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Contraceptives: The Pill

Let me start out by saying that I am in no way here to bash contraceptives and Birth control pills. Nor am I here to discourage the use of birth control methods in any way in the coming blog posts. All I want to do is encourage education and provide some baseline information to get the conversation started and introduction to learning in regard to these topics.



Having been a patient of using birth control pills myself from the age of 17 up until the age of 30 and again for about 6 months after my pregnancy loss a couple years later, I am in no way objecting to the use of them as they were what worked best for me in my young adult life during a time where I felt it was necessary.


As adults, we know and understand that the absolute best method of birth control is abstinence and that's the bottom line. We also understand that abstinence is not always an option.

As an adult, my reasoning for no longer using methods of birth control for pregnancy prevention is my own personal choice but, I am willing to share wit you what made me decide to discontinue use of the pill in my 30's. I decided to no longer put chemical hormones into my body that are not of natural substance and allow my body time to regulate and learn its natural ways. Especially if one day I plan to conceive children of my own.

Let's take a moment to discuss what I mean by natural ways. I mean the bodies natural cycle of ovulation and having a period. Typical, healthy periods run every 28 days in the female body. So, it's important as women that we do our best to be aware of and track our cycles on a calendar so we can understand such information as our ovulation, fertile days and our cycle itself plus any symptoms we tend to get and when. I have personally found this helpful even when I was on the pill, my cycle would come like clockwork every month every, 26 days exactly. (Every woman's experience on the pill can be different because the body will respond different) and at first it took me a while to find the right pill for me.

When I first started it, I experienced intense mood swings and needed to be switched brands (I do not remember at the time, the name of the pills). From my experience, being on the pill had the benefits, less intense cramps, I actually lost some weight being on them, aside from needing the balance in mood swings it was nice to know that I had a security blanket as a young adult making a choice to become active in case of any accidents happening. Even when there was a condom involved. I do not recall having any other response, negatively to the pill at least none that I am aware of at this time. It's important to speak to your doctor regularly to check in regarding how you are feeling when first beginning any form of birth control as well as studying side effects and risks present and future involved with taking the pill before even making that decision. It must sit comfortable with you.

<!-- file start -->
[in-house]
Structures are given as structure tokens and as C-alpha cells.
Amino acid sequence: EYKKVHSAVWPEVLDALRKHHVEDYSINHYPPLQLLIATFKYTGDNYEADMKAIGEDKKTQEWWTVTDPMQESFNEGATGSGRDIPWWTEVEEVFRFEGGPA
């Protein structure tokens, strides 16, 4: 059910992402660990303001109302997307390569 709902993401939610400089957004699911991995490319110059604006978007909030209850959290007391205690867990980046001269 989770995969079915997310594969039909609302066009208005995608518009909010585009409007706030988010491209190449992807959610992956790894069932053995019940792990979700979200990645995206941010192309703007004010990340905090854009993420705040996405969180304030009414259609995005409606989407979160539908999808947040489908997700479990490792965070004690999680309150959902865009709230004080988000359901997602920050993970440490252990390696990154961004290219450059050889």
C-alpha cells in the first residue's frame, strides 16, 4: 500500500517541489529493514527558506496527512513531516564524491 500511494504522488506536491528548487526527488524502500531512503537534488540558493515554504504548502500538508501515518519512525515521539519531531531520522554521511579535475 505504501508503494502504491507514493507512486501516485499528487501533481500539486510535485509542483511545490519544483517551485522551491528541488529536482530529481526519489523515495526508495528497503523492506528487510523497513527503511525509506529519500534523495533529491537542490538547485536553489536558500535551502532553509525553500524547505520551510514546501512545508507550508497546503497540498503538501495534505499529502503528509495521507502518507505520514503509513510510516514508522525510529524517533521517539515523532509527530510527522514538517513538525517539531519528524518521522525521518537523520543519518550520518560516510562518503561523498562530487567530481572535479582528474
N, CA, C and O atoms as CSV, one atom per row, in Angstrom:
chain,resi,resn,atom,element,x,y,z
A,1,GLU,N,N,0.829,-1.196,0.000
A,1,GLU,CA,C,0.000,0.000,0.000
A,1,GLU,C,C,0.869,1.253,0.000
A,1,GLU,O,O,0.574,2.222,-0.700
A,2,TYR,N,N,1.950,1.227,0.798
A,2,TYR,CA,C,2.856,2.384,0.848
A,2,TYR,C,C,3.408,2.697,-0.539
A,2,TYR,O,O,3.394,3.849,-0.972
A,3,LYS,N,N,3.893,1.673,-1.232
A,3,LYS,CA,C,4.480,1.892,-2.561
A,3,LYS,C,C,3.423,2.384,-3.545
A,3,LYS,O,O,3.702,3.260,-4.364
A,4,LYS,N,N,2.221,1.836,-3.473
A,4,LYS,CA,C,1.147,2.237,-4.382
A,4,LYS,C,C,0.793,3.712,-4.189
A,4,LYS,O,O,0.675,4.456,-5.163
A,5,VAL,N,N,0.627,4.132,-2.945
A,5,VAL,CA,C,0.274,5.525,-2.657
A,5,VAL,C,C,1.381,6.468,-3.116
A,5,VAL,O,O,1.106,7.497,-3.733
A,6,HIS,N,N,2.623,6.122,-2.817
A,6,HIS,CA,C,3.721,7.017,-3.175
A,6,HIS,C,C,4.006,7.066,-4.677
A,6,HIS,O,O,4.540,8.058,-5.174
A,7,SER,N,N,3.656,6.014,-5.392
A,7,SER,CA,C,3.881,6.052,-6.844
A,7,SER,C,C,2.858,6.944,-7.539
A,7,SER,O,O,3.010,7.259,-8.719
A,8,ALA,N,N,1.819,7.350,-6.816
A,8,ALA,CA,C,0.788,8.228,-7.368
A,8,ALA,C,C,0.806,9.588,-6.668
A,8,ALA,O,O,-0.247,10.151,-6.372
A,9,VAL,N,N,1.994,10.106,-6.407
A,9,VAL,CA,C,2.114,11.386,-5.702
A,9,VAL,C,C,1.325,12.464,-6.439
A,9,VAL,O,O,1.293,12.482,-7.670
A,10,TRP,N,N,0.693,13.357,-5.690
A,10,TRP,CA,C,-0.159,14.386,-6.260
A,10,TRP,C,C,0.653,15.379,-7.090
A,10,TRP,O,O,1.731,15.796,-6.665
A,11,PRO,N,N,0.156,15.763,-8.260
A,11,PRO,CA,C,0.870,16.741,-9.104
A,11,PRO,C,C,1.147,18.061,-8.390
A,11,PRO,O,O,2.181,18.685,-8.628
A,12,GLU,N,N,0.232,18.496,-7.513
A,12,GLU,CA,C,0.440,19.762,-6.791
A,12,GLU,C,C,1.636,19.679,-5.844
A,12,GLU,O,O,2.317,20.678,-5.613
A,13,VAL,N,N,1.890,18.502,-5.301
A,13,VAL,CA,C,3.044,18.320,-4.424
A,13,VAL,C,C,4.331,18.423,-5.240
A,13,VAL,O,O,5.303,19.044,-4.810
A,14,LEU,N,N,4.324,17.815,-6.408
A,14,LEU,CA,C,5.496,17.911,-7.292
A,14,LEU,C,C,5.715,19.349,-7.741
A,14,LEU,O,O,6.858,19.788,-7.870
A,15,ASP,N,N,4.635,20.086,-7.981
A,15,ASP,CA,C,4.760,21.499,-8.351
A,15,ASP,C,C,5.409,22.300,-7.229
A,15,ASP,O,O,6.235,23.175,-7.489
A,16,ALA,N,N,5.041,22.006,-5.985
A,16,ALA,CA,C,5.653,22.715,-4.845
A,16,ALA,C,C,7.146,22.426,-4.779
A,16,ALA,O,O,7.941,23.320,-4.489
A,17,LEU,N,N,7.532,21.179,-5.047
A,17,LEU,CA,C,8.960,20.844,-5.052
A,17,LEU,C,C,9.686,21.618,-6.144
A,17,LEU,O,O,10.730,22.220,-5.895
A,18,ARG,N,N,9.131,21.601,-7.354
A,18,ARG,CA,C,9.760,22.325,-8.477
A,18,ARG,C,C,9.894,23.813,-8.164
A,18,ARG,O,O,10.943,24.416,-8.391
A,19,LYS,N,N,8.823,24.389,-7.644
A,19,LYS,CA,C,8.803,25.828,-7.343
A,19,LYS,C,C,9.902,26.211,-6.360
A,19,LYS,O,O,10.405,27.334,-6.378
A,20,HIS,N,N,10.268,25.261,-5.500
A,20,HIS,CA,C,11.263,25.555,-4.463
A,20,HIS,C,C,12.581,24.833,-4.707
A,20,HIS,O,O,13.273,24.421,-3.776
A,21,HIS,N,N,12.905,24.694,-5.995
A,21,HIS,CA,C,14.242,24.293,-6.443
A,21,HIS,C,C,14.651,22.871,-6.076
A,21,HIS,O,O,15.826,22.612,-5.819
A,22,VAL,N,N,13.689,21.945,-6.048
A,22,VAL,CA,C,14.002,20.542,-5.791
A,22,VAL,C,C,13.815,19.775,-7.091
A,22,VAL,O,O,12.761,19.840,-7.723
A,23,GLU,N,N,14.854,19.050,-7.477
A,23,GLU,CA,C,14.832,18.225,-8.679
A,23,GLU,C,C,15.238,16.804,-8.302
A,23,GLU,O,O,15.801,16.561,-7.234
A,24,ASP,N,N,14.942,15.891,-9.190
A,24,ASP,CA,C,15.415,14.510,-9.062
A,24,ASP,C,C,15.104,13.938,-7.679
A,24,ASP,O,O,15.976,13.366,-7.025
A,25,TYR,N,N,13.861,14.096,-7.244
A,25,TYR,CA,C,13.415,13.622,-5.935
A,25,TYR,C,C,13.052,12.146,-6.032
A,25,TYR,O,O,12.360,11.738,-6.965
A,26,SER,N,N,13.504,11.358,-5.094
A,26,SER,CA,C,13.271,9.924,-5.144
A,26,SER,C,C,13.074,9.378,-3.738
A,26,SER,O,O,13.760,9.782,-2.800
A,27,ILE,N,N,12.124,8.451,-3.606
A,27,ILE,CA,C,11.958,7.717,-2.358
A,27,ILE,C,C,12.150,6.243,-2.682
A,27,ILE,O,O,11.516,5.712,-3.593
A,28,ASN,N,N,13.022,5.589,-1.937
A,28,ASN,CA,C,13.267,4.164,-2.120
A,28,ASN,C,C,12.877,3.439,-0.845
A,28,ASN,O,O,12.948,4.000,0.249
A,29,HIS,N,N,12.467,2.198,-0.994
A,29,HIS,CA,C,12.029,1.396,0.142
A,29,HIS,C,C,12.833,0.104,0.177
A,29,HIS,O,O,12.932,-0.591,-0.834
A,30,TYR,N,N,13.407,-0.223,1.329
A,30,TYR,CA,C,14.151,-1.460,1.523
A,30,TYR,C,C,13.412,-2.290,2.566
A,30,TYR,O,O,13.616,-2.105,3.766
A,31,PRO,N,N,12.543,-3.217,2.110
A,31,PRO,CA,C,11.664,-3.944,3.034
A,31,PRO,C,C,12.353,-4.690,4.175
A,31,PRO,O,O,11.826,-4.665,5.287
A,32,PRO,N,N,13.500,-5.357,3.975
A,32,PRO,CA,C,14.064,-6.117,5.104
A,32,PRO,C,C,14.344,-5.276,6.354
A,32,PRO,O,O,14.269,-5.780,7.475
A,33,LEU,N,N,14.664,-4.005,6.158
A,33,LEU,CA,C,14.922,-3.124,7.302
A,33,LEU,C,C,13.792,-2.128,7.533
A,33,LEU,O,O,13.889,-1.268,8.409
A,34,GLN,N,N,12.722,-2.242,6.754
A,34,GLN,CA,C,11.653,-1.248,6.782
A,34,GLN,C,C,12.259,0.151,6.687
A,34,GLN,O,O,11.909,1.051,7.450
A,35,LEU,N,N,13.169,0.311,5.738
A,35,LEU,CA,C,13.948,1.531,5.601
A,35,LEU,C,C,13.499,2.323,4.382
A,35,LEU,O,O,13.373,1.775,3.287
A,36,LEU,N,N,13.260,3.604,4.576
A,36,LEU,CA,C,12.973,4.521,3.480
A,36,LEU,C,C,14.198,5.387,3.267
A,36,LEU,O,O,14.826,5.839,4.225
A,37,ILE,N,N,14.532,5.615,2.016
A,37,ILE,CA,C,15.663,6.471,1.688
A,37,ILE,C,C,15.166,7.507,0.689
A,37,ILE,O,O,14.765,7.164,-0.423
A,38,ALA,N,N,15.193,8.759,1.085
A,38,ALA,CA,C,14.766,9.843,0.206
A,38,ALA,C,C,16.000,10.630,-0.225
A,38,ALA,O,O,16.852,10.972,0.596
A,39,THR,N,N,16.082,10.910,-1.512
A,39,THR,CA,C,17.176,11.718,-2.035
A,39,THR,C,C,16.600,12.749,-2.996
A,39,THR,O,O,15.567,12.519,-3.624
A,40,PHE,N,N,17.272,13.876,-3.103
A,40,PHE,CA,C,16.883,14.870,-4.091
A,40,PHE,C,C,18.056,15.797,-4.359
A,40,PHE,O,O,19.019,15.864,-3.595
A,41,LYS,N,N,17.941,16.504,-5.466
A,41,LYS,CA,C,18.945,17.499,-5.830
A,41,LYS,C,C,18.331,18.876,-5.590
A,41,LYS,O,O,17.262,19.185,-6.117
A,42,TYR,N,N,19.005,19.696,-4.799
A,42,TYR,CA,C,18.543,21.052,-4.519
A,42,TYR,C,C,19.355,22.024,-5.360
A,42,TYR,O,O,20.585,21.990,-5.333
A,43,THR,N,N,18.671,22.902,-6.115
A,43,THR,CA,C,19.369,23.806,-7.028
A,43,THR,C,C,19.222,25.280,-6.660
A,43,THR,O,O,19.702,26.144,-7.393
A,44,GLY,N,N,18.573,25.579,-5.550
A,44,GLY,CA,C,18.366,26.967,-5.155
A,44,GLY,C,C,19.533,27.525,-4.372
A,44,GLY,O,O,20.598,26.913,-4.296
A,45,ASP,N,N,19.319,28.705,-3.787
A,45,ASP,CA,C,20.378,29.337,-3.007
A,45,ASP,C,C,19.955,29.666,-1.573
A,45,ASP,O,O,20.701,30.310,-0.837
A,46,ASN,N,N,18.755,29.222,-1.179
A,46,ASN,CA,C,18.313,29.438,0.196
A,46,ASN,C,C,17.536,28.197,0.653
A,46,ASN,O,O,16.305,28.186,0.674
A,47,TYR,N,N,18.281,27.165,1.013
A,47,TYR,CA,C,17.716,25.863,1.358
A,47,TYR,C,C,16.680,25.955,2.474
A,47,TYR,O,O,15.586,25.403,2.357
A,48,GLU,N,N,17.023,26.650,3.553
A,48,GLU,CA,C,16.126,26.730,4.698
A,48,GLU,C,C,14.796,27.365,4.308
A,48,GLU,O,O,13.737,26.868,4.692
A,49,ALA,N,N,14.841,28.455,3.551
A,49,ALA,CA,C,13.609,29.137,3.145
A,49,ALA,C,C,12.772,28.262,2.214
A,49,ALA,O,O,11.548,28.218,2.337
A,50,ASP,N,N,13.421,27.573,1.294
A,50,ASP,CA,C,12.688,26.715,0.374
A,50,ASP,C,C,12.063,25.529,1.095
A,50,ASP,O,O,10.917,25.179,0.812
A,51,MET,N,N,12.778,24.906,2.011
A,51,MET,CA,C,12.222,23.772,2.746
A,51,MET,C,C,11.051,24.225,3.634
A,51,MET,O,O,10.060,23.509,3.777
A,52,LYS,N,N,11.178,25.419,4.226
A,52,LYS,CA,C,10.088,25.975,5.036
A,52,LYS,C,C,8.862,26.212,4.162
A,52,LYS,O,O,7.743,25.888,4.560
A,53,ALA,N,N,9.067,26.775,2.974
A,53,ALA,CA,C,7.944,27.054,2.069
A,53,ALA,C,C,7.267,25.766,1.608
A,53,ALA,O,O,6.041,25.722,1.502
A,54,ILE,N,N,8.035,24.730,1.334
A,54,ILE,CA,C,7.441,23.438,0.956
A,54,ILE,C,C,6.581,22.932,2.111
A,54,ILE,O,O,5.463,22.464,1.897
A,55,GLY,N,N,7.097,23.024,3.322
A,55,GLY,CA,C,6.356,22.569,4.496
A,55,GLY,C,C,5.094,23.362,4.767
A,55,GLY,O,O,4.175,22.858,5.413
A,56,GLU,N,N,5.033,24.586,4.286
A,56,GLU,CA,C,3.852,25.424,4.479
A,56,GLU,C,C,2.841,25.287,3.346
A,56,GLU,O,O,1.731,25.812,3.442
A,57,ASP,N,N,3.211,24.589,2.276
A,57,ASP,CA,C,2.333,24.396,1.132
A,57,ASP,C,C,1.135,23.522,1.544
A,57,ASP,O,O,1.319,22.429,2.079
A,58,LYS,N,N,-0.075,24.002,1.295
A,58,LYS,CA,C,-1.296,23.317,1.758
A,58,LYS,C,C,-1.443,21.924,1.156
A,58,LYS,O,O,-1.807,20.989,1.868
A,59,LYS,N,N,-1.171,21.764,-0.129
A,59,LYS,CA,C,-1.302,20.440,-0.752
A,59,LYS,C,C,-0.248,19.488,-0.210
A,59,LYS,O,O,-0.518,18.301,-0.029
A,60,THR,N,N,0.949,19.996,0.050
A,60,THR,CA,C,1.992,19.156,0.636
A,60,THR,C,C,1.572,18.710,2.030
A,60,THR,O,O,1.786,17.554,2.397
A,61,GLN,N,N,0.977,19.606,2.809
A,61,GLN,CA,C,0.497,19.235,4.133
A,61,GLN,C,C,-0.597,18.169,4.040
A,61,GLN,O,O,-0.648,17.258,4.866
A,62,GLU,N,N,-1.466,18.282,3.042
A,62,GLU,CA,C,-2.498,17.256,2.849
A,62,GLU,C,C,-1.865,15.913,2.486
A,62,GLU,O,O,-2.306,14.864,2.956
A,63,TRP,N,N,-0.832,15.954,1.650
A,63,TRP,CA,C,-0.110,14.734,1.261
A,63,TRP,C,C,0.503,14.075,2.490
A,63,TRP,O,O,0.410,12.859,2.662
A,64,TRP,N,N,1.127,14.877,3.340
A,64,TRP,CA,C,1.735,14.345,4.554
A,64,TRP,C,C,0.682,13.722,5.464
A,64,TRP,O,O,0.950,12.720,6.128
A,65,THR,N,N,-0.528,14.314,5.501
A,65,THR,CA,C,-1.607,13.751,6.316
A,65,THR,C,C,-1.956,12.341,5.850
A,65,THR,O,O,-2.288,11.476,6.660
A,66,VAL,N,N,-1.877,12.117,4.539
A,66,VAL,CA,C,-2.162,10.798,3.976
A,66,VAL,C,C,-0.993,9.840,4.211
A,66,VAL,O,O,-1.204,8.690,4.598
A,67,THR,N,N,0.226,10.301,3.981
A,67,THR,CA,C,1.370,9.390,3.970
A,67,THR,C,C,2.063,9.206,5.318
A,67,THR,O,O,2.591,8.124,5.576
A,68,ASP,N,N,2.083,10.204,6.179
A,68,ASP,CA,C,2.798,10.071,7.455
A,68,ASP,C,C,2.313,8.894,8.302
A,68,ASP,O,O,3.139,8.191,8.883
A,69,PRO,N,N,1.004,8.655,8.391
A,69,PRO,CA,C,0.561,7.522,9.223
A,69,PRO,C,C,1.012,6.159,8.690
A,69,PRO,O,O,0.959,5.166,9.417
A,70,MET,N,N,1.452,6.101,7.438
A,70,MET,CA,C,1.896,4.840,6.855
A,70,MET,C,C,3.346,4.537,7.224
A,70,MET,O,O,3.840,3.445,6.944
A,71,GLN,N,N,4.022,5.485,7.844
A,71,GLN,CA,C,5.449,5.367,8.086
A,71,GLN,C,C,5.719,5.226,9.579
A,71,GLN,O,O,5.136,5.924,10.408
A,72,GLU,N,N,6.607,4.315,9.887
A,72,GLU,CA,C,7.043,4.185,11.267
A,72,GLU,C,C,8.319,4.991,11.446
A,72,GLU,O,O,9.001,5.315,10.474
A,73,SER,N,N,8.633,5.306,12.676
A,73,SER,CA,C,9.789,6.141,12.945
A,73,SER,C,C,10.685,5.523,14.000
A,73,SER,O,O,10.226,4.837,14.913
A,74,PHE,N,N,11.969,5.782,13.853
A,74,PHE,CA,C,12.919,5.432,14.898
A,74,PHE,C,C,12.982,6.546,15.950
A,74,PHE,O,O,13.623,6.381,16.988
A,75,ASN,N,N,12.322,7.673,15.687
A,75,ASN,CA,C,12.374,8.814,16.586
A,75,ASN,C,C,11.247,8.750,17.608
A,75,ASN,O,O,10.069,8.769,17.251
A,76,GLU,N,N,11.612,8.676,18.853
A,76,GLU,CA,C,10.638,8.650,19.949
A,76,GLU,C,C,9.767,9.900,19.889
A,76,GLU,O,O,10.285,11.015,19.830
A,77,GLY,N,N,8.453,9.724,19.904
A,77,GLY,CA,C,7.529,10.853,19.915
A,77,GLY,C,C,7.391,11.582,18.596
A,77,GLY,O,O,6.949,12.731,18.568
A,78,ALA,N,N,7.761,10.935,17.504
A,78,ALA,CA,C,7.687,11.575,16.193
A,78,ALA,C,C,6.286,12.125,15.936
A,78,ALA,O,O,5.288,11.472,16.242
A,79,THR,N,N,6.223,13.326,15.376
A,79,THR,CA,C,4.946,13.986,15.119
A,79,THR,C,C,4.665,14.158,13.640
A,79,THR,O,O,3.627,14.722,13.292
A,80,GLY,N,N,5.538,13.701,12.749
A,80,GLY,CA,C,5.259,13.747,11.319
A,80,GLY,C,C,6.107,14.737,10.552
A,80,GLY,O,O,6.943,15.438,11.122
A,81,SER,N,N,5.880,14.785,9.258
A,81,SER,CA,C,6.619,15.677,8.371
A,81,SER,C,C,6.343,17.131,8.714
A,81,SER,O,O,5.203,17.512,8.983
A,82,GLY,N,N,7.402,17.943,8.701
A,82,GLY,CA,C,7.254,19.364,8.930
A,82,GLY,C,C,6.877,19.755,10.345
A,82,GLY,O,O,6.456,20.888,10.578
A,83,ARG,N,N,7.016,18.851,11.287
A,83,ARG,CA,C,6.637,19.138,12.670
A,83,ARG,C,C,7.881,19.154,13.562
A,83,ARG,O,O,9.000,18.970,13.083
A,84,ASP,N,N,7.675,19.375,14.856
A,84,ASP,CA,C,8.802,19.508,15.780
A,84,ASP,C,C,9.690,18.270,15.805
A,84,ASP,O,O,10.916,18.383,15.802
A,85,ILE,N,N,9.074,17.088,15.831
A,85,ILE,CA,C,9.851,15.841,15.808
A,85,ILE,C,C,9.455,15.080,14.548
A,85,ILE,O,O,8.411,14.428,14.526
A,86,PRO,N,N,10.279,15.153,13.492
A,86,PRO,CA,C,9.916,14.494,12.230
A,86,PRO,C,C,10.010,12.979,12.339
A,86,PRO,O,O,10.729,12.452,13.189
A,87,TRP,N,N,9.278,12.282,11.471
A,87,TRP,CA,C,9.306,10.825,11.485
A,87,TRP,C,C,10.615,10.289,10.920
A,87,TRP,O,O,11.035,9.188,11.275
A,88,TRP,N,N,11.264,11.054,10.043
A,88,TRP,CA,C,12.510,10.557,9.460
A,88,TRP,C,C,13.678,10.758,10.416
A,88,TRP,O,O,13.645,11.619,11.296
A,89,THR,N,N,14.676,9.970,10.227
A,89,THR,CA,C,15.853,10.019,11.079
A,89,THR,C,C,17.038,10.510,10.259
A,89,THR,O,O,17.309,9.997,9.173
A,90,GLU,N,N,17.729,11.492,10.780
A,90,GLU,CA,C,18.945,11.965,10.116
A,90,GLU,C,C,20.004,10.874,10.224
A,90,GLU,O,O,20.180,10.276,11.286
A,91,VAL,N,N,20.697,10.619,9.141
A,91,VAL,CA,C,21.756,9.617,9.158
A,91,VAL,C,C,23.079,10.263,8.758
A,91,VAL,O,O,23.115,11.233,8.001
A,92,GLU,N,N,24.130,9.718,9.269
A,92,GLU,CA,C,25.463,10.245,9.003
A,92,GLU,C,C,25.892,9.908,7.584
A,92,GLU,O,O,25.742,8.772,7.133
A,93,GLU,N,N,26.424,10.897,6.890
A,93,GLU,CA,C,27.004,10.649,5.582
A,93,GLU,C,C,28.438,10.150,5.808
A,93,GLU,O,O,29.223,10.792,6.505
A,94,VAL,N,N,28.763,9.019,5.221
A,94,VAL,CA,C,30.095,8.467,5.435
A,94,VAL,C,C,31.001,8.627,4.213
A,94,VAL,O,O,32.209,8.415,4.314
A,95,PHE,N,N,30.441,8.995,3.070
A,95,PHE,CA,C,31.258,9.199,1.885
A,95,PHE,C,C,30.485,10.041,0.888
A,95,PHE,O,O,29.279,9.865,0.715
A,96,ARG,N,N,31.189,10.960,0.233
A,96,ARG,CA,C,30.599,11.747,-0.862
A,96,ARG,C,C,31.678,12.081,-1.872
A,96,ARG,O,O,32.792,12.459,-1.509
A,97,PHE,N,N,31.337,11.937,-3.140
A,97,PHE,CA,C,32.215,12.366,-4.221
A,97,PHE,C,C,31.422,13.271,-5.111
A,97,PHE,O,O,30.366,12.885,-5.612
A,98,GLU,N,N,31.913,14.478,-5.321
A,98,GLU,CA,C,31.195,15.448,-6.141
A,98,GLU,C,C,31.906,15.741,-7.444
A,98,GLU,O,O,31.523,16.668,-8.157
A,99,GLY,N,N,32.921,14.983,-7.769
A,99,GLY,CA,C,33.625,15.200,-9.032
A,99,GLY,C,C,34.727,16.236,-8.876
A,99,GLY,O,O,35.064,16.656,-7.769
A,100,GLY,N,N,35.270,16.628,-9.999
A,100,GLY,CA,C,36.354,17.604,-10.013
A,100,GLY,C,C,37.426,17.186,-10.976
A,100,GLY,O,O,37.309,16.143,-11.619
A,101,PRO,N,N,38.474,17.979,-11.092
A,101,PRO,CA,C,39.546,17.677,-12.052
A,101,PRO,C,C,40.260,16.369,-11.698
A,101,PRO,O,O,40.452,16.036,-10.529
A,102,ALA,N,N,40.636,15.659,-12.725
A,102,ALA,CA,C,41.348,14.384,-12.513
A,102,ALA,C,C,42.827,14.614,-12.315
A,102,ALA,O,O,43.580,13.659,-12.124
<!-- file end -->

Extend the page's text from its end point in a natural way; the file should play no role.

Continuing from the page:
Educational Moment: When we take the pill we are taking "synthetic" (synthetic defined: a substance, made by chemical synthesis to imitate a natural product) hormones estrogen & progestin combined or progestin only for those who cannot take estrogen based pills, to aid in "safely" stopping ovulation and prevent conception. The hormone helps thicken cervical mucus to prevent sperm to reach an egg to be fertilized and is 99.9% effective when taken properly (meaning at the same time daily and no missed pills) and does not prevent sexually transmitted diseases and infection. Use of a condom can help but still has a risk of rupture leaving the body at risk for exposure for unwanted pregnancy, STI's and STD's.


In my opinion, and experience, the use of pills prevents you from truly getting a grasp on your body's natural functioning. I have also known more women than I would like to admit who have experienced major health issues with their body after extended use of the pill or stopping and going back on it from taking some time off. Although considered more rare, it is still concerning. As an adult, all the women I know who learned of who struggled with the pill in their late 20's and early 30's from use as a teen, left me worried about continuing its use any longer and wondering if my body would function normally to conceive in the future.


Putting synthetic chemicals into our bodies, is never going to be a good thing especially long term. The body is meant to function a certain way on a normal basis.

As women, we should keep in mind there are other ways from abstinence to even becoming more in tune with our own bodies and learning things such as basal body temperature tracking for fertility or prevention. Which can also help us determine if there are underlying conditions within our reproductive system. Whatever your choice may be, there is no wrong one. In the end your method of birth control is your choice. Just as the choice to have sex is and should be yours as well with giving consent to intimacy.


Should you not give consent to someone to touch or be intimate with you in any way, you have a right to report it especially if the word "no" comes out of your mouth. Yes is yes and no is no, even uncertainty is no. There's no middle ground in consent.

If you have or think you have been sexually assaulted, RAINN (Rape, Abuse and Incest National Network) is a 24/7 National Sexual Assault Hotline and completely Confidential. Call (800) 656-4673 or visit their website at https://www.rainn.org/






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